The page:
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End of an era: Hollywood discontinues film, forces digital upgrade on Brantingham drive-in owner

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BRANTINGHAM — When the credits roll on the last movie this weekend at Valley Brook Drive-In, it will be the last film to run at the 61-year-old facility.

“It’s digital or nothing from now on,” owner Michael D. Dekin said.

Last year, Mr. Dekin and others in his line of work faced the decree from the motion picture industry that an upgrade to digital equipment would be mandatory. However, that action was delayed — until now.

Mr. Dekin said he received word recently from his Hollywood suppliers that if he wants to open next year, he’ll have no choice but to go digital.

“There’s already no film left,” he said.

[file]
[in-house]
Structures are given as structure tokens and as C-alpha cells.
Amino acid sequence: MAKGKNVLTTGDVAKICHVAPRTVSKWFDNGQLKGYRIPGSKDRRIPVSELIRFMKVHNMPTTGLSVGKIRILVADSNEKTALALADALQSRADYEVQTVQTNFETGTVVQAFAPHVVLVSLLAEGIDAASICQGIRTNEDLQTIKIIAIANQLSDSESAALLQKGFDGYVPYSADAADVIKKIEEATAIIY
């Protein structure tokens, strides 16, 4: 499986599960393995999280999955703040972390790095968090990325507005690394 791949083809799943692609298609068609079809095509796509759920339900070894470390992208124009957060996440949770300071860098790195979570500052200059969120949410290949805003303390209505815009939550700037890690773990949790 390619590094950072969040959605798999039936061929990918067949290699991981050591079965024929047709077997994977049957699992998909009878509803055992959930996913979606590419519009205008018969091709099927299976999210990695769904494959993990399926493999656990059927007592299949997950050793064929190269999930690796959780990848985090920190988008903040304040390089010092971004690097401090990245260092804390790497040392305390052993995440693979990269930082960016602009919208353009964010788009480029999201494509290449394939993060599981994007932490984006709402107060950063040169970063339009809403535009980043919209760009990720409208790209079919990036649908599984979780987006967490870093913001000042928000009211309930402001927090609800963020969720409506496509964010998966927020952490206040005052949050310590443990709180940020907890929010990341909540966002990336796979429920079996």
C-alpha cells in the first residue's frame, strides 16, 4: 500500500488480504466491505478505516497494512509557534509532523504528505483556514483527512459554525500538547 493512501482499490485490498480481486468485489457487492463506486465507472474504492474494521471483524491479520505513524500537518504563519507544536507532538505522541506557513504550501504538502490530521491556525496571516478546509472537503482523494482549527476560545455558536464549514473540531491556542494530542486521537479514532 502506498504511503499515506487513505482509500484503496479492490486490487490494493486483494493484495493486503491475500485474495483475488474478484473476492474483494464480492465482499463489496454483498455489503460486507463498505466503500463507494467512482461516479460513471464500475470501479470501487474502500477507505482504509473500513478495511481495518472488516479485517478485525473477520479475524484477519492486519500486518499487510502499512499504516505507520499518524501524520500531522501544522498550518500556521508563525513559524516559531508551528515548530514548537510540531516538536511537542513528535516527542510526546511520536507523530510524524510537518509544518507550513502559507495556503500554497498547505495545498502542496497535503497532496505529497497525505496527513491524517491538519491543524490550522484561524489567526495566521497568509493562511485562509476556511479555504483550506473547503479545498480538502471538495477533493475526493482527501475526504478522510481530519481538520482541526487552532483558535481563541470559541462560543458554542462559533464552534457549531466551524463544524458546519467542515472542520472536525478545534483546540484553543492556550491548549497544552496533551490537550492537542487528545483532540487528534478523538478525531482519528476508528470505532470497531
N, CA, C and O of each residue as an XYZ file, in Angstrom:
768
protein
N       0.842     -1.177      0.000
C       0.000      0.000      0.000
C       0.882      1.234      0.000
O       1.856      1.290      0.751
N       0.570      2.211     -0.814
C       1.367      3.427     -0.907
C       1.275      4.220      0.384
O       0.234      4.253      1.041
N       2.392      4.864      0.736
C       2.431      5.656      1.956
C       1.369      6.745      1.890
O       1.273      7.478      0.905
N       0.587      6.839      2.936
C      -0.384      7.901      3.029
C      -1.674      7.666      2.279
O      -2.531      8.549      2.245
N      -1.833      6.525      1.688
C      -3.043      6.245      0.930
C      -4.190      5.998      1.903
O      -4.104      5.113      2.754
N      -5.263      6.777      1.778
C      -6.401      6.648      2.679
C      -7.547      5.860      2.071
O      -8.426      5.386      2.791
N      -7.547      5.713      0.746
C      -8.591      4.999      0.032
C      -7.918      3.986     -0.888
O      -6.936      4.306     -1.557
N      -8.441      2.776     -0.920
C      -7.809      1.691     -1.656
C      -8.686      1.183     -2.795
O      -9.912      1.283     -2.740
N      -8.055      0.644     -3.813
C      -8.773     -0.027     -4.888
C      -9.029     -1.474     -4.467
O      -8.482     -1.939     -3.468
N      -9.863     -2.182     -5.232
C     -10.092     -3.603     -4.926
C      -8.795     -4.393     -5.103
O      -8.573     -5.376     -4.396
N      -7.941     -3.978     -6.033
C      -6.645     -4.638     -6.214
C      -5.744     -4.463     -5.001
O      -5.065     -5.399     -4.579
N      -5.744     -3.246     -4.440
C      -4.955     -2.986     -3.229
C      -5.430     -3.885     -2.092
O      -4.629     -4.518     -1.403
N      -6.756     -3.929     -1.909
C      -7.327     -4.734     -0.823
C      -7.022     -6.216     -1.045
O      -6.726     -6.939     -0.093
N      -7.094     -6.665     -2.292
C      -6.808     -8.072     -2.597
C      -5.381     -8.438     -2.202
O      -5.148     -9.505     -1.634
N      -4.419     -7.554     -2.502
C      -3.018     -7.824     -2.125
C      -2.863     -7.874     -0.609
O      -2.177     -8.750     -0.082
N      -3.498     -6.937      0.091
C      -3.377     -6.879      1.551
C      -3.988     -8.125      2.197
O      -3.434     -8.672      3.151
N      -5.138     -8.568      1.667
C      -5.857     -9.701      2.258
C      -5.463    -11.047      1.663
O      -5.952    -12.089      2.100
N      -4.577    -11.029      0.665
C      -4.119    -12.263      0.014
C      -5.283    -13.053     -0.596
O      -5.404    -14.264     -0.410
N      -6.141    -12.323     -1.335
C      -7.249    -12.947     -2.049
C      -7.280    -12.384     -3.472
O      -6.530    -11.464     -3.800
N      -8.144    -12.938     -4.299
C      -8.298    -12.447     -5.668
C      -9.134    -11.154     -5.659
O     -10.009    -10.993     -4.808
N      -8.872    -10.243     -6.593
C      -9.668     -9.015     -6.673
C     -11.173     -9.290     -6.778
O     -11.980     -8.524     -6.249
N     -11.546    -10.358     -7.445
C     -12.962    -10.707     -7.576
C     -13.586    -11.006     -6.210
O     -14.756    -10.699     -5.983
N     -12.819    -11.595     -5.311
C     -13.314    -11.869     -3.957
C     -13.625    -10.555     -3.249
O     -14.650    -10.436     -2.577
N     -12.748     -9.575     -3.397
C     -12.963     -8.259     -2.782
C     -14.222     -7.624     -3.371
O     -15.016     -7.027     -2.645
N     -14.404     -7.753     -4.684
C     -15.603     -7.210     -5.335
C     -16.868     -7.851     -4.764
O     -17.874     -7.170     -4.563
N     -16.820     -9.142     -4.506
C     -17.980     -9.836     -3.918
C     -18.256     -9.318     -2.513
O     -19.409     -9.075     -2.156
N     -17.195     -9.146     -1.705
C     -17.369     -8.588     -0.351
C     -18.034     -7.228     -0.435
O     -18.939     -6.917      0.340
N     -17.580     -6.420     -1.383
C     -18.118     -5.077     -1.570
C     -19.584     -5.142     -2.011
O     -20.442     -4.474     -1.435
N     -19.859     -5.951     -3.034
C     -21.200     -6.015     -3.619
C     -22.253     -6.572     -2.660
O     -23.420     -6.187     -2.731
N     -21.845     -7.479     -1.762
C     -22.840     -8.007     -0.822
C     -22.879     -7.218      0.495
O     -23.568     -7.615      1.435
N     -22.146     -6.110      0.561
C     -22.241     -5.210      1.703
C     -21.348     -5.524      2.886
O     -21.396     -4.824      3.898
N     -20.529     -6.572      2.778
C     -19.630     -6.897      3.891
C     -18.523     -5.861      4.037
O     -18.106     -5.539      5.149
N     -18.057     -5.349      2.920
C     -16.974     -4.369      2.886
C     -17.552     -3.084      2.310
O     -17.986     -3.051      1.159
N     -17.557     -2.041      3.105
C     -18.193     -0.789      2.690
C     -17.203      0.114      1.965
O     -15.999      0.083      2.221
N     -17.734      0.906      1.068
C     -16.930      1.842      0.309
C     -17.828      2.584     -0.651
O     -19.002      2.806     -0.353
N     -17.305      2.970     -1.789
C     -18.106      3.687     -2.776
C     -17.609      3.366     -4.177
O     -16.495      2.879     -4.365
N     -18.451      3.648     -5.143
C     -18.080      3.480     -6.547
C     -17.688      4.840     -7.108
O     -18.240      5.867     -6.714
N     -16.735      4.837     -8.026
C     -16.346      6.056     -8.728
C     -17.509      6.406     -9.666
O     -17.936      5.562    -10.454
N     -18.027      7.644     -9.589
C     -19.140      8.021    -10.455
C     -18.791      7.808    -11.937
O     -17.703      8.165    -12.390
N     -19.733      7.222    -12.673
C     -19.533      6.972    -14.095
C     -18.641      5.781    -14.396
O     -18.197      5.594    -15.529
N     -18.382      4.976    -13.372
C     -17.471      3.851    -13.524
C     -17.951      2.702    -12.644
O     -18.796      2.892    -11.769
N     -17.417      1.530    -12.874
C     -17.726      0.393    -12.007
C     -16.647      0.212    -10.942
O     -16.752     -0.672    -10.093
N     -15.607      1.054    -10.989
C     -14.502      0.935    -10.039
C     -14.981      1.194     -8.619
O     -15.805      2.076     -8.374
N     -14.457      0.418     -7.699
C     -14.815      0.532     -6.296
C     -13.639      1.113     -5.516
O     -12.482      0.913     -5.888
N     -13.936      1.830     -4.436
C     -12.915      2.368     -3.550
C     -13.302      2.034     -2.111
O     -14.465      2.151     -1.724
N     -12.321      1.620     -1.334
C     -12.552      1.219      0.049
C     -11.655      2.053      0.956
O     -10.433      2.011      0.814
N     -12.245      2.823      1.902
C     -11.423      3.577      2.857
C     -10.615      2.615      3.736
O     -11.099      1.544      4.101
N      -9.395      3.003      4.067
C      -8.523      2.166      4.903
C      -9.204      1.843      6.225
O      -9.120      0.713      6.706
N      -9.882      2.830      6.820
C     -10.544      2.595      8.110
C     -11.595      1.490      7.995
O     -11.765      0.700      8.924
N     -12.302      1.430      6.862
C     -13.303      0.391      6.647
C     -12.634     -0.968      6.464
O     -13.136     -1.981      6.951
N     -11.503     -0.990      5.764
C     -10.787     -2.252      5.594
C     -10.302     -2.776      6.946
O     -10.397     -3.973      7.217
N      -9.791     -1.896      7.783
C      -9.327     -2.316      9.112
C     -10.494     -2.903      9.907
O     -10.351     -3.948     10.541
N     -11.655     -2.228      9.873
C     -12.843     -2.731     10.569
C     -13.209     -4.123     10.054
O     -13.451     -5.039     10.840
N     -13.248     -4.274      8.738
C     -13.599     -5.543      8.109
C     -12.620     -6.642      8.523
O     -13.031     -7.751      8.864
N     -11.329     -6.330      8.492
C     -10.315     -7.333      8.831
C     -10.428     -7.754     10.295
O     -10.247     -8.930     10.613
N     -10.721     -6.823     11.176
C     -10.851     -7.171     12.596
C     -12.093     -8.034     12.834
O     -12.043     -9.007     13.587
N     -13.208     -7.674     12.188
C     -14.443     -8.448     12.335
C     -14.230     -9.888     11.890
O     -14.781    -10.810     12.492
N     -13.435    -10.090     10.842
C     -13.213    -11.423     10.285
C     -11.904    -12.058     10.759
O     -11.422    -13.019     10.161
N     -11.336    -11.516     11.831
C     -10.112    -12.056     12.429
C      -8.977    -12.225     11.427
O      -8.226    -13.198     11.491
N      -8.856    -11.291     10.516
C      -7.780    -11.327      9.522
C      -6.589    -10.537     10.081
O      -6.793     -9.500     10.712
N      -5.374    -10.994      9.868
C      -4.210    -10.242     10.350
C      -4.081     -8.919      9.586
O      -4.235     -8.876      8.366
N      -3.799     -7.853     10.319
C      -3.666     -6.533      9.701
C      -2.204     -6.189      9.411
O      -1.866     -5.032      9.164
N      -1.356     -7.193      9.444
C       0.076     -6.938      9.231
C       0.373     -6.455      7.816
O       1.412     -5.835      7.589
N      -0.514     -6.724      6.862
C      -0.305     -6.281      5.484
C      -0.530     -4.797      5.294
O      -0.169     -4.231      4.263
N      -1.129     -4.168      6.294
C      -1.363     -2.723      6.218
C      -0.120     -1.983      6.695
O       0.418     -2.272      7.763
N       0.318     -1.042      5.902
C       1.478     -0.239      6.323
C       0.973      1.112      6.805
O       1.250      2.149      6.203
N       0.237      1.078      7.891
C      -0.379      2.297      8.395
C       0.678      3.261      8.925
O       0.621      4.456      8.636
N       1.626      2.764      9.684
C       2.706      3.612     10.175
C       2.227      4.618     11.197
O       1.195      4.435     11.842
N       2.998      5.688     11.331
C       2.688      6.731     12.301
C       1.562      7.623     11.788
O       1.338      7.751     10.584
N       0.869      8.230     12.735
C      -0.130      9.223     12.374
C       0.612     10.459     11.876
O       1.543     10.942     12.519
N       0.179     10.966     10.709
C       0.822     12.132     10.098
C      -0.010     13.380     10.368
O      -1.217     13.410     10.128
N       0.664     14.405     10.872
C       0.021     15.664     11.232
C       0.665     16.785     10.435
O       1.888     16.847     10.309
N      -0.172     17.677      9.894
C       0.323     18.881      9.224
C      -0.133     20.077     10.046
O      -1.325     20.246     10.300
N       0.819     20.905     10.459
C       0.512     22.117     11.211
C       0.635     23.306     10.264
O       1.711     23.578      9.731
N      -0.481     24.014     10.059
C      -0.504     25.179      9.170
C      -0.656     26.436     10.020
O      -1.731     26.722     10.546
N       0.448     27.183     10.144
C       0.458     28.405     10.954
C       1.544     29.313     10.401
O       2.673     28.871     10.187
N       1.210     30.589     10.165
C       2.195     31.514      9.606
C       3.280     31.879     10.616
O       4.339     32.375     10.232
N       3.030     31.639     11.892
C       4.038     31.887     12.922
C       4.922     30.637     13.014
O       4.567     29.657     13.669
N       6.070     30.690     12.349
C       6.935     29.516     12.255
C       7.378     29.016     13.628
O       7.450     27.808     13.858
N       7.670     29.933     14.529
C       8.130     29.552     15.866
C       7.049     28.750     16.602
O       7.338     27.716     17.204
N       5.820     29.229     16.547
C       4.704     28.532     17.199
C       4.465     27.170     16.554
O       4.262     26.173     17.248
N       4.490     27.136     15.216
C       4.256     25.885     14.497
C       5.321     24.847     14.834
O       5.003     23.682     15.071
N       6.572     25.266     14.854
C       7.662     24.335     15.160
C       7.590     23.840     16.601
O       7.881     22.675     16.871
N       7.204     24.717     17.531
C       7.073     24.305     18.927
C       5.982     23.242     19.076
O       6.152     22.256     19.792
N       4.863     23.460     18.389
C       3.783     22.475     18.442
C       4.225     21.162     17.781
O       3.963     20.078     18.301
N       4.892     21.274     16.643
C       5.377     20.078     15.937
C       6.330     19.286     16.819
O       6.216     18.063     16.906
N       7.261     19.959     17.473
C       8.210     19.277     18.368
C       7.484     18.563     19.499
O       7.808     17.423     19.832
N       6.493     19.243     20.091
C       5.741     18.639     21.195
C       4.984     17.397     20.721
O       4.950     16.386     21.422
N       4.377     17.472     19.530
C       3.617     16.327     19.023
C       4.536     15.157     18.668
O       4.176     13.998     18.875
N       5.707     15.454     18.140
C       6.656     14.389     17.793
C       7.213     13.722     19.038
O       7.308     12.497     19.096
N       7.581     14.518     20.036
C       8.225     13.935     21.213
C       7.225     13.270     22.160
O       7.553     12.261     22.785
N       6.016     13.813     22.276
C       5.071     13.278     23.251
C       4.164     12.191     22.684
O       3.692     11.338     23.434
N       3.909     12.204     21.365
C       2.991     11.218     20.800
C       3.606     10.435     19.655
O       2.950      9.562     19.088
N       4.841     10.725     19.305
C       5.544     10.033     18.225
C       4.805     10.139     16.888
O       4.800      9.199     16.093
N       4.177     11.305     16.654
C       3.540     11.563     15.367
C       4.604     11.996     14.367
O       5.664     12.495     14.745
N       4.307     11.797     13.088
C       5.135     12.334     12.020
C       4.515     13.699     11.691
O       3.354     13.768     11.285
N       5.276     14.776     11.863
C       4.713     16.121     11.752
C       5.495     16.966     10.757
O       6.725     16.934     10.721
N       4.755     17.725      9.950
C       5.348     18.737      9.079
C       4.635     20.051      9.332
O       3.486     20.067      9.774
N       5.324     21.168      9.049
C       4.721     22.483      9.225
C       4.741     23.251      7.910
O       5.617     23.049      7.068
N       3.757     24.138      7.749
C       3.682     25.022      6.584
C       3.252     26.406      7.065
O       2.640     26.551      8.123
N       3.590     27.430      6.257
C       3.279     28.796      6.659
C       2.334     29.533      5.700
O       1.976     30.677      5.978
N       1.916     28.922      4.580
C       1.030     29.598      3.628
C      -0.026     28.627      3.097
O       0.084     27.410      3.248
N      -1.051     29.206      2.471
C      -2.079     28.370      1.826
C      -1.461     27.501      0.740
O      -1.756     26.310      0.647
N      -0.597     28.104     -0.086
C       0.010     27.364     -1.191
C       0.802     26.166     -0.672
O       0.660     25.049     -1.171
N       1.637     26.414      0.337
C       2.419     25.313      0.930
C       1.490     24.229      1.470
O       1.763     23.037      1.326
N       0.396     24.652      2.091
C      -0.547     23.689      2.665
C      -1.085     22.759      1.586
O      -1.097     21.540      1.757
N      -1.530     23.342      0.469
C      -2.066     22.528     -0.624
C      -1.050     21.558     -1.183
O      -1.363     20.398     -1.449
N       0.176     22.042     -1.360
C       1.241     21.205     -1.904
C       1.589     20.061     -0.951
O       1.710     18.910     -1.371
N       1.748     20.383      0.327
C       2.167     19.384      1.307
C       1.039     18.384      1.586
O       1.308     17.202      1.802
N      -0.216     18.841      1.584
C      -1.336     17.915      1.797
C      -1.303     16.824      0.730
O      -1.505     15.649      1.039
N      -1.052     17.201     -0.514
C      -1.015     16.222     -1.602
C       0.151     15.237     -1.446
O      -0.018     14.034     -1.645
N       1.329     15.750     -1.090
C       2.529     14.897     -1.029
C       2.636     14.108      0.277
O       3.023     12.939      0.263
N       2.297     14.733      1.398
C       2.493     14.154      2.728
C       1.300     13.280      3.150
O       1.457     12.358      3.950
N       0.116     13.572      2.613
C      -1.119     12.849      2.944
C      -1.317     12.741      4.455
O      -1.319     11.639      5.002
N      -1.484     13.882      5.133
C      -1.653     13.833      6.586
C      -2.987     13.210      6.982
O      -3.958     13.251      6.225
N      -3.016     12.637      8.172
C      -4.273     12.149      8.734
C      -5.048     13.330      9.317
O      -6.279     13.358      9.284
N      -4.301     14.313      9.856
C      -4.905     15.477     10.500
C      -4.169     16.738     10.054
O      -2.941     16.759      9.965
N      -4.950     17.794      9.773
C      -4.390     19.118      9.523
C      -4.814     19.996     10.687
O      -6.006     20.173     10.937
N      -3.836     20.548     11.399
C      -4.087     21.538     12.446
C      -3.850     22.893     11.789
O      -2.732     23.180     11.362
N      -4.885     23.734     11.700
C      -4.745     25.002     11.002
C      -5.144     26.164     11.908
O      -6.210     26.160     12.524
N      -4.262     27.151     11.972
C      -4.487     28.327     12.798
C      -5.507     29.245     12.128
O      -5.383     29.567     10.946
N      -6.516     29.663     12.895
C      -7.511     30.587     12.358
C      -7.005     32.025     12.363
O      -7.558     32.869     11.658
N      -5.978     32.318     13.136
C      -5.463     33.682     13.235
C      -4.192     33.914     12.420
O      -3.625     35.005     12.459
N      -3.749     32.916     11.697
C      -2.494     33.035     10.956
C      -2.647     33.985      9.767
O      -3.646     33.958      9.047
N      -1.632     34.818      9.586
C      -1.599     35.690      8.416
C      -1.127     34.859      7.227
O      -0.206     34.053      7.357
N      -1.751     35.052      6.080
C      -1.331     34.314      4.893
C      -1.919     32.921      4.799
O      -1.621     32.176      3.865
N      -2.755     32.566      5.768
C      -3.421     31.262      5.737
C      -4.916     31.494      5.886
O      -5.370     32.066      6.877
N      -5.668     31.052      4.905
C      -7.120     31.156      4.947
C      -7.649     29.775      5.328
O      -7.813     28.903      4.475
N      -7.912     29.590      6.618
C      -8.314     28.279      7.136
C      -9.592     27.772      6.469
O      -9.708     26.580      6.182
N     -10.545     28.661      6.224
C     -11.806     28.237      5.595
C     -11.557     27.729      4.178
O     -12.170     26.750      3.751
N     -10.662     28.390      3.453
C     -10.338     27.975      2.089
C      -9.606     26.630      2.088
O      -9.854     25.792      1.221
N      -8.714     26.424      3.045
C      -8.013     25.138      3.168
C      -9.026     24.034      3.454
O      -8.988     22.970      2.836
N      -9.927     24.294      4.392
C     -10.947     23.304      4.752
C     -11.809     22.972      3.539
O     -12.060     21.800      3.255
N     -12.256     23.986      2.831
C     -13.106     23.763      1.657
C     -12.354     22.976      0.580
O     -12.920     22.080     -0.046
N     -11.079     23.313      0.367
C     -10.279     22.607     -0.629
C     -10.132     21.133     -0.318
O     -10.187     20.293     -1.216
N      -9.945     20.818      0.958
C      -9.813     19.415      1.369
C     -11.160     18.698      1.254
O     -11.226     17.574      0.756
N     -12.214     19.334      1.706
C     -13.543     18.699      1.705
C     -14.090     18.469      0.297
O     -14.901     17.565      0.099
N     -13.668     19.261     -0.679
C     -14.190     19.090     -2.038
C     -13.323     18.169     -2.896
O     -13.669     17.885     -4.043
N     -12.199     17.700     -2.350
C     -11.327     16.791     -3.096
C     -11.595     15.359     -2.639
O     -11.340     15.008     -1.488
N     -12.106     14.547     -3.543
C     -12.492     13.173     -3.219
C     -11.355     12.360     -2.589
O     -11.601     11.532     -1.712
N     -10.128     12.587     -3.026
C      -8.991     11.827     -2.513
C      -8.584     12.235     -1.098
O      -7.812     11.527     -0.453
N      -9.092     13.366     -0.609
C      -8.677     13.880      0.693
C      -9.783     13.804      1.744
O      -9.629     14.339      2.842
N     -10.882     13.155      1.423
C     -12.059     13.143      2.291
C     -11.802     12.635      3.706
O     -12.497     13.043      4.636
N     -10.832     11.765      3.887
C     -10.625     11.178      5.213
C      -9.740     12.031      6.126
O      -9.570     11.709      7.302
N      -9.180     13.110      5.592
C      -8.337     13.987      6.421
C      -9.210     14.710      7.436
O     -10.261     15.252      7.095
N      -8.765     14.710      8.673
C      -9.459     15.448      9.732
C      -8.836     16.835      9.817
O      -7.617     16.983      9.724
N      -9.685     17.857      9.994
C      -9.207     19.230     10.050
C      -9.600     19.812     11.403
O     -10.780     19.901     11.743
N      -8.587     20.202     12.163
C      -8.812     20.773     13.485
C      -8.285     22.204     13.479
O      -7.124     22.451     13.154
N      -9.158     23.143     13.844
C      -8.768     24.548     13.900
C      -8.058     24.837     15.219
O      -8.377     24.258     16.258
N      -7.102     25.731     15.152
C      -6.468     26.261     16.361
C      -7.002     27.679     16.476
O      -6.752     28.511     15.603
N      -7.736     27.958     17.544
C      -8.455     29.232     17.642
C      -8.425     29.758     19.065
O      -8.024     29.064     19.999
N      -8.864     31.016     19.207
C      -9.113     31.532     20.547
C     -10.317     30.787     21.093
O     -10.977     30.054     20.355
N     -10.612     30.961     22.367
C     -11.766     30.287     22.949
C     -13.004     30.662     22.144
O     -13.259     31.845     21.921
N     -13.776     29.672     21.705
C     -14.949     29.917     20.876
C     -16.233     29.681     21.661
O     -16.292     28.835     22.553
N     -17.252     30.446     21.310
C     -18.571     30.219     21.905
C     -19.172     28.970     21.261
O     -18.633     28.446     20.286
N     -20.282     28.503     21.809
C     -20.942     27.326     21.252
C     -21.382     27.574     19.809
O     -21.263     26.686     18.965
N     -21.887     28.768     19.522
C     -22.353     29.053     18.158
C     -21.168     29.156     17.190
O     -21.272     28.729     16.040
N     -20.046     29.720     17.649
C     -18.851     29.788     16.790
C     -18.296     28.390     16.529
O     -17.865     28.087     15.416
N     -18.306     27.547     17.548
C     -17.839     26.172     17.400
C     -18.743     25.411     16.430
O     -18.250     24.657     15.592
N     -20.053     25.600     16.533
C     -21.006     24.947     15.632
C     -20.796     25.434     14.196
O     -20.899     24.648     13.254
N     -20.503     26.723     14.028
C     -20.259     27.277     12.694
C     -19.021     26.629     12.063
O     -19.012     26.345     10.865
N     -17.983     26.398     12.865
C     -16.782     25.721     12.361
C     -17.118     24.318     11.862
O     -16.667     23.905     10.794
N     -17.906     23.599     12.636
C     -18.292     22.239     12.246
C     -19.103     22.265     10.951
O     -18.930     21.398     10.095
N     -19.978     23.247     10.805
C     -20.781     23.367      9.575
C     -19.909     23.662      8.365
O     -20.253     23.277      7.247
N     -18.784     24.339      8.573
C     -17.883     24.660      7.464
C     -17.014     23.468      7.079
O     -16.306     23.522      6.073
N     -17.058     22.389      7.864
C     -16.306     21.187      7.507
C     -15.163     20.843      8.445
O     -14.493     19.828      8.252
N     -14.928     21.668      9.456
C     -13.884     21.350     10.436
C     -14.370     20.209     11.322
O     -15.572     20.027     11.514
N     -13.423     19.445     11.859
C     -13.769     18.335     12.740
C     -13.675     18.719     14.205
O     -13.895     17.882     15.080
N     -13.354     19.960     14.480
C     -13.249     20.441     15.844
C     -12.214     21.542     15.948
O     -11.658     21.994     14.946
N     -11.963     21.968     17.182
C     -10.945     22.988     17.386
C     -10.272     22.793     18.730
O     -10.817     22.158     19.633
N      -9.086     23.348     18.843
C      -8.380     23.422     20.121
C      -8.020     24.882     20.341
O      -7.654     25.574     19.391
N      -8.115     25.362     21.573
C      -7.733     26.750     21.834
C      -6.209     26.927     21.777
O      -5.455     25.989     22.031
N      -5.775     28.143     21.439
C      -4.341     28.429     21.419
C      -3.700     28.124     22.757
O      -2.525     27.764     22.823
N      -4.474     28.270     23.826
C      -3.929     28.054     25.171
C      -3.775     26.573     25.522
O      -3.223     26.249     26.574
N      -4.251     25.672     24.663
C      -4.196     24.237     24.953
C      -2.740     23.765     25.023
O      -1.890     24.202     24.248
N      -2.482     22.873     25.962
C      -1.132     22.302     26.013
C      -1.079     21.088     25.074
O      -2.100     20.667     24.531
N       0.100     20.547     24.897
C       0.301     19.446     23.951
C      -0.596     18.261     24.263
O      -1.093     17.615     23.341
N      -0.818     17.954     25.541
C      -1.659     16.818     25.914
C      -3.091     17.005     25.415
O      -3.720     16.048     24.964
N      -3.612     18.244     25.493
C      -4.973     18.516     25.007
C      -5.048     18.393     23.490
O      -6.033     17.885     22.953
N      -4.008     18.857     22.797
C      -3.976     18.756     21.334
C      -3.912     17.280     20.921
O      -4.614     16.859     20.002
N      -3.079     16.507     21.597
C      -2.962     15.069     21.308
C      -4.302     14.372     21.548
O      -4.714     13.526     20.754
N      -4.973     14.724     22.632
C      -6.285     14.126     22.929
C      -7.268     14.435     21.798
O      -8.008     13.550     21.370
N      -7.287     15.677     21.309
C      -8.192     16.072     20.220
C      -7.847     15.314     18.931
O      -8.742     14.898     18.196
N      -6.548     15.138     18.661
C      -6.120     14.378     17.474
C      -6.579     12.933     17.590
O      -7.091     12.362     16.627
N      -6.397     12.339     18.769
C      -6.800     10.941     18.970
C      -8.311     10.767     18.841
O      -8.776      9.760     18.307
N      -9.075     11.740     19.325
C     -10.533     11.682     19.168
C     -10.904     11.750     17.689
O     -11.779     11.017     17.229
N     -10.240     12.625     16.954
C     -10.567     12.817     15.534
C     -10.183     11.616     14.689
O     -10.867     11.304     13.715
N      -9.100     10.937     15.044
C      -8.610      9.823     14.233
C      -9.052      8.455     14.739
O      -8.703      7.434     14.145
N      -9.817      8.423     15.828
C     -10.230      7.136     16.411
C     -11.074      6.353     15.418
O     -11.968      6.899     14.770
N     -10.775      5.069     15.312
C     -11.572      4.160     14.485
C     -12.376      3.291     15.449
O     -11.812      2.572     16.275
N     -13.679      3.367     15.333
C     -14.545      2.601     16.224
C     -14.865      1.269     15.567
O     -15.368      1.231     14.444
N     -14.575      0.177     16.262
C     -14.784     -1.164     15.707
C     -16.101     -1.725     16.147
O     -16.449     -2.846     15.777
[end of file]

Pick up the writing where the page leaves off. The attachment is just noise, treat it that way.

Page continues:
The new equipment comes with a hefty price tag.

“The lowest I can find is $51,000,” Mr. Dekin said, “That’s a demo model.”

Though a used item such as the demo model “seems like the best option,” he said, “there’s no guarantees.”

Because the equipment is so new, no one knows how long it will last.

A brand new system costs closer to $60,000.

“That’s astronomical to a business only open three months out of the year,” Mr. Dekin said.

“Hollywood takes 60 to 70 percent right off the top,” he said. He noted his admission prices are much lower than indoor movie theaters. Admission to the drive-in for adults is $5, with children ages 7 to 11 charged $1 and children younger than 7 admitted free.

This weekend’s showing is a triple feature of “Planes,” “Despicable Me 2” and “Grown Ups 2.” The first movie starts at sunset.

Mr. Dekin said he isn’t sure how he will raise the money to reopen next year, but is confident, he said, “one way or another, we will be open next spring.”

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